Immersive Technologies: Explaining AR, VR, XR, MR, and Spatial Computing

March 25, 2024
Immersive Technologies: Explaining AR, VR, XR, MR, and Spatial Computing

It’s hard to keep up with new terminologies in the ever-evolving landscape of technology. When it comes to immersive technologies, this is particularly true, so much so, that we’ve included yet another new term, “Immersive Technology” just to explain them. 

Immersive Technologies is a commonly used umbrella term for experiences that merge the physical world with digital or simulated reality. It is this description that makes it a good overarching classification for the “(insert letter here) Reality” group of technologies.

In this guide we’ll summarize the following terminologies, their differences, and how they are commonly used:

  • Augmented Reality (AR)
  • Virtual Reality (VR)
  • Extended Reality (XR)
  • Mixed Reality (MR)
  • Spatial Computing

Let’s dive in with the one that is closest to our hearts here at Ocavu: Augmented Reality.

1. Augmented Reality (AR): Superimposing Digital Elements on the Physical World

Augmented Reality enhances (or augments) the real world by overlaying digital information onto physical surroundings. Digital elements such as 3D models, images, or text can be placed into the user’s field of view through devices like smartphones, smart glasses, or AR/VR/MR headsets. 

AR has been growing in popularity since the launch of the Pokémon GO mobile game in 2016, where virtual creatures are integrated into the real-world environment. What makes AR stand out from its more gaming-focused sibling VR, is its applications in extending everyday tasks. One very common use case is for retail and marketing, where consumers can visualize products in their space before purchasing them.

The technology works by sensing and tracking the environment, giving the illusion that a placed digital object is anchored in the real world. Continually measuring the proximity and orientation of your device relative to the real-world environment is computationally heavy. This is why wearable hardware today typically falls into two categories: lightweight smart glasses, or heavier AR/VR/MR headsets. 

Most smart glasses today simply superimpose graphics without continuously analyzing their position relative to the real-world. An example is a HUD (heads-up display) or watching a movie where the graphic is fixed in place on the screen, regardless of where the user looks.

AR Configurator Experience by Ocavu
A web-based Augmented Reality (webAR) experience by Ocavu launched in the Chrome browser on an iPhone 13

Leading AR/VR/MR headsets on the other hand are jam-packed with sensors and the latest computing advancements to provide real-time analysis and interaction between the real and digital. Hardware technology is still catching up to provide the best of both worlds when it comes to portability.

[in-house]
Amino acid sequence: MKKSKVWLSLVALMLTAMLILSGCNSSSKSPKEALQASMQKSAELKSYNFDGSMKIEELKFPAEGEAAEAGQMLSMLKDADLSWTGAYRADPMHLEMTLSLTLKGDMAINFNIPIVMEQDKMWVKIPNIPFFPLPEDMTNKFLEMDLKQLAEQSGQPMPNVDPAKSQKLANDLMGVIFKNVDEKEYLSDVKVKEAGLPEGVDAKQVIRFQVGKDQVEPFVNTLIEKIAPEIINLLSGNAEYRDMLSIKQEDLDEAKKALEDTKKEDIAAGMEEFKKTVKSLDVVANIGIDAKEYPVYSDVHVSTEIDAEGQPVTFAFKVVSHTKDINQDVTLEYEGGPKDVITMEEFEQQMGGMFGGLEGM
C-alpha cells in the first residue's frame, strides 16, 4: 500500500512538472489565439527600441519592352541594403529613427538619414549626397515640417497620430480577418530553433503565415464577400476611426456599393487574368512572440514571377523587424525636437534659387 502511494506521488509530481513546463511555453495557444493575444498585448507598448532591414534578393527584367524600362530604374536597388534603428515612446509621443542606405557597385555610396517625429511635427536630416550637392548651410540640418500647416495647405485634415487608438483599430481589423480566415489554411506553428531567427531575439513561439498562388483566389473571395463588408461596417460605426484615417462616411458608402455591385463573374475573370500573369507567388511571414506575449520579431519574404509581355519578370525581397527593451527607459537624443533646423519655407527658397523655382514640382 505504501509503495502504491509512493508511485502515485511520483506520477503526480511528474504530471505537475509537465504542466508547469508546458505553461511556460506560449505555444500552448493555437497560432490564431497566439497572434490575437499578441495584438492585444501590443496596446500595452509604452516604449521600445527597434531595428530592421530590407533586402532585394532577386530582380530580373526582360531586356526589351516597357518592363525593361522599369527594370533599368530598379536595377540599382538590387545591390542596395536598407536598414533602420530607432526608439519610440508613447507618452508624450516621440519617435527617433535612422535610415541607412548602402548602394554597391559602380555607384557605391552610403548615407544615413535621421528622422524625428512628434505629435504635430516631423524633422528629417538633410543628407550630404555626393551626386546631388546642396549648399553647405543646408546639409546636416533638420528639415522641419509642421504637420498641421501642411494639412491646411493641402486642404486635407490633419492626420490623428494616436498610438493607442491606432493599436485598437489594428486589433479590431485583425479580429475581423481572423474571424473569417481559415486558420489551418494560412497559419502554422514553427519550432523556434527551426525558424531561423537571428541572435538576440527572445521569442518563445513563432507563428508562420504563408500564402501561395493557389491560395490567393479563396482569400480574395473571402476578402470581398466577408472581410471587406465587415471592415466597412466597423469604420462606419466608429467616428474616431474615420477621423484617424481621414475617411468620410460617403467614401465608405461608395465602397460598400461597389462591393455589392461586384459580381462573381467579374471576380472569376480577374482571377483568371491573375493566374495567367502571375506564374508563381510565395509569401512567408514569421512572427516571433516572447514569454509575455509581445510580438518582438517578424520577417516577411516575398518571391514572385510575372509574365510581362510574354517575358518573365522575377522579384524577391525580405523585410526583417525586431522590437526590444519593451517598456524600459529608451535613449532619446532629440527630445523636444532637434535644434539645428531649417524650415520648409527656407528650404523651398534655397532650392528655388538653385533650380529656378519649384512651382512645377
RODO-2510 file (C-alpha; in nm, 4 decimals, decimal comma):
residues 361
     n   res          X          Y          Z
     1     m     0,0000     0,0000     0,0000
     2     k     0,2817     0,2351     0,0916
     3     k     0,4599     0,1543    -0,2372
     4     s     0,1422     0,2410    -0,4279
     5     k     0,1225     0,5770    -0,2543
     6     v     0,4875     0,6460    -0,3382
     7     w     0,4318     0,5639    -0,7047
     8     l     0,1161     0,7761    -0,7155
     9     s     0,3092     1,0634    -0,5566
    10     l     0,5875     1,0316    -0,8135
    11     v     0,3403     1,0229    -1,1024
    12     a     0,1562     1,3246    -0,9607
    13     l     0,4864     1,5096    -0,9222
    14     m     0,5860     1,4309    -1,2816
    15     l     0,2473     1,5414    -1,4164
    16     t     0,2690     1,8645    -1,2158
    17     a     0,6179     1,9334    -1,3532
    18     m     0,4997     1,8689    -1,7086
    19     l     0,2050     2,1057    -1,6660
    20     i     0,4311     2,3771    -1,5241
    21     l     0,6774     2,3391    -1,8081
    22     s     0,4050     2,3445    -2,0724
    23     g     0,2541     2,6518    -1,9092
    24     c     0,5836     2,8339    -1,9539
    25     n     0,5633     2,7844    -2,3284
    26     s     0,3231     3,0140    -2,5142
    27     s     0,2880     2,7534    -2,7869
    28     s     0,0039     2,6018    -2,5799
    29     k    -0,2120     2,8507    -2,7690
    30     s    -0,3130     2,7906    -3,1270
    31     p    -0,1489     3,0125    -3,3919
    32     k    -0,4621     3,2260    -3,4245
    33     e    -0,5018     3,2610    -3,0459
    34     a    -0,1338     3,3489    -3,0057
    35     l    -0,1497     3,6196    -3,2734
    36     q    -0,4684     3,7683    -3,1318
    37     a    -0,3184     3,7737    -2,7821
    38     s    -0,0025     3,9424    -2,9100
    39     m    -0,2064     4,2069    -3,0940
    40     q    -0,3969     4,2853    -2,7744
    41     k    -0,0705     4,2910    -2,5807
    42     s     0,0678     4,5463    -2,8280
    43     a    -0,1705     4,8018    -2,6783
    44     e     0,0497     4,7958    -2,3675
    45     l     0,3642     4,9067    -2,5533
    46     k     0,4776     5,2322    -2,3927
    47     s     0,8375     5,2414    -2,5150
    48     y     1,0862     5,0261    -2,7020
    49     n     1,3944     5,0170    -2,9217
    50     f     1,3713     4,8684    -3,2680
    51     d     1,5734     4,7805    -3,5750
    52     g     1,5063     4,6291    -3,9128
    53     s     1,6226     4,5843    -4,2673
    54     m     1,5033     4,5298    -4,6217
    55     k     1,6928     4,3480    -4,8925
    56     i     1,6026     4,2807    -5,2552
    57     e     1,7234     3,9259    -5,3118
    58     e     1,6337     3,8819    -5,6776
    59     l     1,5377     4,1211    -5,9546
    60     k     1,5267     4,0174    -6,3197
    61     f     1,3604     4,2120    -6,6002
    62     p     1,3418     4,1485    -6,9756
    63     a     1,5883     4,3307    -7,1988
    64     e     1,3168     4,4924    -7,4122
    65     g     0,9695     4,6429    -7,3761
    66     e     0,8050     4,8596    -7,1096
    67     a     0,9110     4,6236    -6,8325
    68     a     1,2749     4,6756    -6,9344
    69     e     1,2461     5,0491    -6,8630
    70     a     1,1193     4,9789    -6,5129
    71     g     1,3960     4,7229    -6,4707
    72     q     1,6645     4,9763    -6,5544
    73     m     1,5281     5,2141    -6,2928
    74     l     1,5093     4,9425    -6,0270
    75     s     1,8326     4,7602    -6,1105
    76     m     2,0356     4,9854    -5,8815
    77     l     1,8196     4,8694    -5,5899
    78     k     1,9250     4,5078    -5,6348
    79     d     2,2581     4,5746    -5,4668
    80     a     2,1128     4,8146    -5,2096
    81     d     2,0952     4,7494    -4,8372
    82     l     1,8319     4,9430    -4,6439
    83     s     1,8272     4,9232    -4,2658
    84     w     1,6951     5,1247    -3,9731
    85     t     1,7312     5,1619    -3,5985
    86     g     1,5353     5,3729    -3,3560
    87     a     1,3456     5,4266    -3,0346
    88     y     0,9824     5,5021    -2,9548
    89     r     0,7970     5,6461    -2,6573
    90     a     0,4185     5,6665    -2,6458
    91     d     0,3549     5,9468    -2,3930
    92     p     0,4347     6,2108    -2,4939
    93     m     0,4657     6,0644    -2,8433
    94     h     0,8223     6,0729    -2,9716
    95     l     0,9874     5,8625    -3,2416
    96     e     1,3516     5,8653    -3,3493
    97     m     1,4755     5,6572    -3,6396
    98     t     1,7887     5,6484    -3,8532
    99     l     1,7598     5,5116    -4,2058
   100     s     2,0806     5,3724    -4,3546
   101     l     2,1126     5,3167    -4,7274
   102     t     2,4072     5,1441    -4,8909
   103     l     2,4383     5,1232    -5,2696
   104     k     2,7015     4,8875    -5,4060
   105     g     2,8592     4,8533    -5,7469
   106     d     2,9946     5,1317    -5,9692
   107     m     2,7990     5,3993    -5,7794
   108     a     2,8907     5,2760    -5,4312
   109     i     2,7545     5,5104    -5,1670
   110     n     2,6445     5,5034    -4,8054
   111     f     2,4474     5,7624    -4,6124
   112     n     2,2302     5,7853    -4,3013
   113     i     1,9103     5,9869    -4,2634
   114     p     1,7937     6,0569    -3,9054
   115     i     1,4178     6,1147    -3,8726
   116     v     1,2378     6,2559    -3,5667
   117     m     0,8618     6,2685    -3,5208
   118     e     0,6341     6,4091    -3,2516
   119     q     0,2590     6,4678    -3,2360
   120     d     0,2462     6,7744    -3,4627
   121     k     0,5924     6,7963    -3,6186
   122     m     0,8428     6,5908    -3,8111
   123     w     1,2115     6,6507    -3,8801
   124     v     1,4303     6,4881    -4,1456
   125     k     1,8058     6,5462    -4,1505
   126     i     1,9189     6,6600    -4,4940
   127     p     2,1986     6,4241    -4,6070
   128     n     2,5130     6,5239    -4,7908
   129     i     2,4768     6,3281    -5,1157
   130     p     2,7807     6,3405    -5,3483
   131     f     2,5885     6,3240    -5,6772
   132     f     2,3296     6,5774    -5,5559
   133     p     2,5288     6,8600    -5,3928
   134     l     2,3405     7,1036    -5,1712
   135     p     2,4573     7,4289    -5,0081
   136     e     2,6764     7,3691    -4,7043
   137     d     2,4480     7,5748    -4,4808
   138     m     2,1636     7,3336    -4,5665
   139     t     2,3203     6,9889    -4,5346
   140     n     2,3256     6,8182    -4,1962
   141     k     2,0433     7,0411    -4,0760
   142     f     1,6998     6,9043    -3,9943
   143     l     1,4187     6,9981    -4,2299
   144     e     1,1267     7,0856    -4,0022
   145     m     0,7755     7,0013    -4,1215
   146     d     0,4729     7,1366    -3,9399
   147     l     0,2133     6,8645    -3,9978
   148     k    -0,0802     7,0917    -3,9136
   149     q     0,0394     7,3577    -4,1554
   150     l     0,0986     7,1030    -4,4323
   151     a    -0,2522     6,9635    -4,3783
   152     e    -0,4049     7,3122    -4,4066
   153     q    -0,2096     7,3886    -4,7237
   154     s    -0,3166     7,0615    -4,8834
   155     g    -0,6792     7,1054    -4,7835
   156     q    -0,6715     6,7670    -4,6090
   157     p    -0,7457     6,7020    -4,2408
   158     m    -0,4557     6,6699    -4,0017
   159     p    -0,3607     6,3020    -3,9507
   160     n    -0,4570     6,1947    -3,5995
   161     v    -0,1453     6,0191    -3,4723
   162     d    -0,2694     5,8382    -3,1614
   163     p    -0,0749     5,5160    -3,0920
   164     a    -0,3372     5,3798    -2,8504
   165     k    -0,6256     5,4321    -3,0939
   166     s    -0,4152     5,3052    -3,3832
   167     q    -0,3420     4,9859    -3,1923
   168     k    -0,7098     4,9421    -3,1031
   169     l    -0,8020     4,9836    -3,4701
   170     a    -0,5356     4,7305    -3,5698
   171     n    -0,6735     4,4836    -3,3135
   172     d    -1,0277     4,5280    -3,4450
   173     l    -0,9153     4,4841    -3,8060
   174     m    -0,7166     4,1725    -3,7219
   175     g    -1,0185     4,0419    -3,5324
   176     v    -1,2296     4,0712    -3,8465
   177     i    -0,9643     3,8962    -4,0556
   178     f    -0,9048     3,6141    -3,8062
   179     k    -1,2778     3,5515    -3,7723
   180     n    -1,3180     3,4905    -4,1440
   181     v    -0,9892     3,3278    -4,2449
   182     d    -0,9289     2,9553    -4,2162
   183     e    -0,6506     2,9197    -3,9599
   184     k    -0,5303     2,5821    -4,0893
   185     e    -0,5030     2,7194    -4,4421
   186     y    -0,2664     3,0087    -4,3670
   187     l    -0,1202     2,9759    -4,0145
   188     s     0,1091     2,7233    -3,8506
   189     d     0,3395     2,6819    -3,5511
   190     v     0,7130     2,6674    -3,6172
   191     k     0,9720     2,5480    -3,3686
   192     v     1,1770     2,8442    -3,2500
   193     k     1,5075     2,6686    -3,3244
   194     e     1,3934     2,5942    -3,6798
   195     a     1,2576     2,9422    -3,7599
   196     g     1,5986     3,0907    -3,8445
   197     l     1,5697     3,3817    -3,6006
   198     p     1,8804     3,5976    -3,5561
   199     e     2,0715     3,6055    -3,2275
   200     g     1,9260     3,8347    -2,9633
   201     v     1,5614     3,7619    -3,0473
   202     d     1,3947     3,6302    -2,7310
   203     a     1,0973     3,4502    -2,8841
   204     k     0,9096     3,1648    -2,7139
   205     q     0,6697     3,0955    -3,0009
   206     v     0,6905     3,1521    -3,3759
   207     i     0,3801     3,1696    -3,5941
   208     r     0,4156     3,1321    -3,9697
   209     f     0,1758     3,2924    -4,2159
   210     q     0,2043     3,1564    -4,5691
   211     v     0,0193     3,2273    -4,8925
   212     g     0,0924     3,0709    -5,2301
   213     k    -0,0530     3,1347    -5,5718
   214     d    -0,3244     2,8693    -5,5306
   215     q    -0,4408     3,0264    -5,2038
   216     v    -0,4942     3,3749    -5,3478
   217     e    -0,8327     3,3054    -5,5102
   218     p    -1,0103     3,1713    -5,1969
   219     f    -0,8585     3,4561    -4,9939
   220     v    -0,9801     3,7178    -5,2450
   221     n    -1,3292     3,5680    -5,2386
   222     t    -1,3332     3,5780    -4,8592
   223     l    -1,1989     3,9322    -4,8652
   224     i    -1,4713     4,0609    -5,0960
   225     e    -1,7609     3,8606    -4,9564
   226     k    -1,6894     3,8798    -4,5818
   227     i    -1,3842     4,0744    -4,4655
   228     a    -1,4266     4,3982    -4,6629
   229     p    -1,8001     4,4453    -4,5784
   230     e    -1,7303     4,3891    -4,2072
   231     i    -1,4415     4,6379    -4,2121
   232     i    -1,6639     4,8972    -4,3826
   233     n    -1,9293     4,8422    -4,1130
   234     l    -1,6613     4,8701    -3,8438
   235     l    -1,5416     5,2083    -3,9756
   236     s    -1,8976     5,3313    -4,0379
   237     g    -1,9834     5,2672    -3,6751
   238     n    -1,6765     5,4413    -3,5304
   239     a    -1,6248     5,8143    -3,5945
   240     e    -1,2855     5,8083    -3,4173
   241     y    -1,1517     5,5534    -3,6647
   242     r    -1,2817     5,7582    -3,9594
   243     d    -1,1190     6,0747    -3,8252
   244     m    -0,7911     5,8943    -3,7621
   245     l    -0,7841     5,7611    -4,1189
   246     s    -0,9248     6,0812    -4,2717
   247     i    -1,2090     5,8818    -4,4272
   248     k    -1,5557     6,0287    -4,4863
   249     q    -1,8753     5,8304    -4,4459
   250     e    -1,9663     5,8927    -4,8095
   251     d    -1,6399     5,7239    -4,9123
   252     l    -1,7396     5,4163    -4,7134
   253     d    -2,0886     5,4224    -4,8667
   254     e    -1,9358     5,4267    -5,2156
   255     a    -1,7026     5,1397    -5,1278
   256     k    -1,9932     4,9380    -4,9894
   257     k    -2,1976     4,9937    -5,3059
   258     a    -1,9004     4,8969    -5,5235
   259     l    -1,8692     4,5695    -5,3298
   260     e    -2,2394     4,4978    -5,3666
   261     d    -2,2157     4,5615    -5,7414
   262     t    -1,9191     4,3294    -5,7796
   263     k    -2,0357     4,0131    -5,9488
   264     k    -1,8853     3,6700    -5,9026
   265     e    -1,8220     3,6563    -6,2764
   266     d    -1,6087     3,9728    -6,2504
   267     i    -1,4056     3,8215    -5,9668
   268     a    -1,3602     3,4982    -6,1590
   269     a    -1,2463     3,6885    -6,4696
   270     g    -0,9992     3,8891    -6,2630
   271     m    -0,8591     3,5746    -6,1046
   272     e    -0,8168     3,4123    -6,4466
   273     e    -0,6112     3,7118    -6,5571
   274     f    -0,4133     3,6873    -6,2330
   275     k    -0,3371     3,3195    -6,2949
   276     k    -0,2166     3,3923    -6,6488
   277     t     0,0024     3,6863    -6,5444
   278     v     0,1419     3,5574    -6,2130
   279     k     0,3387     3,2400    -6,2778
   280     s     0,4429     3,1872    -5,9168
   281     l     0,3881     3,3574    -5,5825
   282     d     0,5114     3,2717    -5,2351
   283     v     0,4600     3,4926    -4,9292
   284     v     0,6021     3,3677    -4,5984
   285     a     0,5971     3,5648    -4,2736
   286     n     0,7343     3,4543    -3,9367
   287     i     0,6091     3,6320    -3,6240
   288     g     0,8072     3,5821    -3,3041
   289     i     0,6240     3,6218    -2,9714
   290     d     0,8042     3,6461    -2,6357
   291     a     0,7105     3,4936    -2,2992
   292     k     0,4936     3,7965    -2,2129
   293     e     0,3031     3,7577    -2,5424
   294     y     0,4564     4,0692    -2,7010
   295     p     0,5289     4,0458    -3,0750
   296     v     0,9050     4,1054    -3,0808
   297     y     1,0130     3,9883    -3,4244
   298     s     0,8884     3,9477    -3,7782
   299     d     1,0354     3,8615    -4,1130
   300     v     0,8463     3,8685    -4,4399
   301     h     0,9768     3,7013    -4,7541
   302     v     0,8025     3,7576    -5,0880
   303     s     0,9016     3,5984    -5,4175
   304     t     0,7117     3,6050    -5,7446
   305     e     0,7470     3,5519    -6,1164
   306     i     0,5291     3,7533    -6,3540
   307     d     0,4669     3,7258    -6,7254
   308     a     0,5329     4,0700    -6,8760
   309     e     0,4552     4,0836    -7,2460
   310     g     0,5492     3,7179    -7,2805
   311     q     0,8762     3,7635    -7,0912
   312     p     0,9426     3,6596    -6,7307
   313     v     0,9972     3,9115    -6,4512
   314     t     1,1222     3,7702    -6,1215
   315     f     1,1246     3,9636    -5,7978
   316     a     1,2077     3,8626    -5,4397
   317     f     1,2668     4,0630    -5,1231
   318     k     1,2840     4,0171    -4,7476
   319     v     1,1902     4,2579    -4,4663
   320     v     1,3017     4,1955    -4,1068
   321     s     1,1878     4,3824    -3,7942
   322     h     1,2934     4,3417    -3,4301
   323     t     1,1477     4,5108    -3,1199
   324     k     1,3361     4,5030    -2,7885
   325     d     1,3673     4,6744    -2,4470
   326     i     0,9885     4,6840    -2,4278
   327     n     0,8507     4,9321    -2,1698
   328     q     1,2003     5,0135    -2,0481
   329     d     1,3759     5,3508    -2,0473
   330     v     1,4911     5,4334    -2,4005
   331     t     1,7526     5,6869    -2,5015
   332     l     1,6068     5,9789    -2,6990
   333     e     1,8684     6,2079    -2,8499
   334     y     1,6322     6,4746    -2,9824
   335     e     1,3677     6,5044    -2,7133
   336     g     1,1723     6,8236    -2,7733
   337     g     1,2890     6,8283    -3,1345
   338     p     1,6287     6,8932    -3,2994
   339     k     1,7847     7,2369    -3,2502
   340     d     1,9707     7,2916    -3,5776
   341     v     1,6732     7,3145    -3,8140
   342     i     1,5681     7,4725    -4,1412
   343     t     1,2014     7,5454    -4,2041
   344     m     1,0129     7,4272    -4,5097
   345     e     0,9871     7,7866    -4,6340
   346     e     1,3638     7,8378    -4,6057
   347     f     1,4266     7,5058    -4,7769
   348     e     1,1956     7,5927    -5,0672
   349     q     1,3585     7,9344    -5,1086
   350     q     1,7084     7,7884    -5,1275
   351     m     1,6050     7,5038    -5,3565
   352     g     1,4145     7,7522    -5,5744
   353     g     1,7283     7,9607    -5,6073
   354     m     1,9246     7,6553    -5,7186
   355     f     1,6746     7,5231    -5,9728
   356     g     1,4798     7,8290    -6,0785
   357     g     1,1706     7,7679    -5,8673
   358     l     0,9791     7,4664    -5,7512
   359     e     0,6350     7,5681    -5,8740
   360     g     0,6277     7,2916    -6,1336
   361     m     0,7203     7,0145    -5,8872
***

The early confusion between these two technologies is part of what lead to the popularization of the term Mixed Reality. More details on that later.

As headsets and glasses continue to develop, the most common and convenient way to experience AR today is through a smartphone. Because AR is not completely immersive like VR, you can simply point a smartphone or tablet at a location in the real world and place an object digitally, experiencing it through your device. With AR, there is no concern of the real-world appearing in your peripheral vision, as your experience augments this real world anyway.

At Ocavu, we specialize in web-based AR, meaning that consumers can launch an AR experience from the browser in their smartphone, without a dedicated iOS or Android App. The thing that makes web-based AR valuable is how accessible it is. Where only a small percentage of the population own headsets and use them for short periods, most have a smartphone permanently on hand. However, where downloading an iOS or Android app causes friction, particularly at point of purchase, web-based AR provides an immersive experience that anyone can access within seconds, launched from the mobile browser.

2. Virtual Reality (VR): Immersive Simulations in a Virtual World

Virtual Reality immerses users entirely in a computer-generated environment. Because users need to be fully immersed in this digital world, VR typically involves the use of a headset that completely covers the user's field of vision. This technology is often associated with gaming or the metaverse, where users can escape into virtual worlds and interact with elements as if they were physically present.

Because VR is completely immersive, users of commercially available headsets are typically limited to standing in a fixed location in the real world for their safety. This inability to maintain perspective on, or control their real-world surroundings is part of why, as amazing as VR is, it also has limitations for everyday use cases. 

If you’ve seen a blooper video of someone running full speed into a wall wearing a headset, this is likely because they were confused by a VR experience. They were probably running away from a zombie or something. This is a testament to how realistic and immersive VR experiences can be. Most VR devices have safety features that prevent users from wandering too far while utilizing peripherals like hand controllers or even hand gestures to control movements in the virtual world.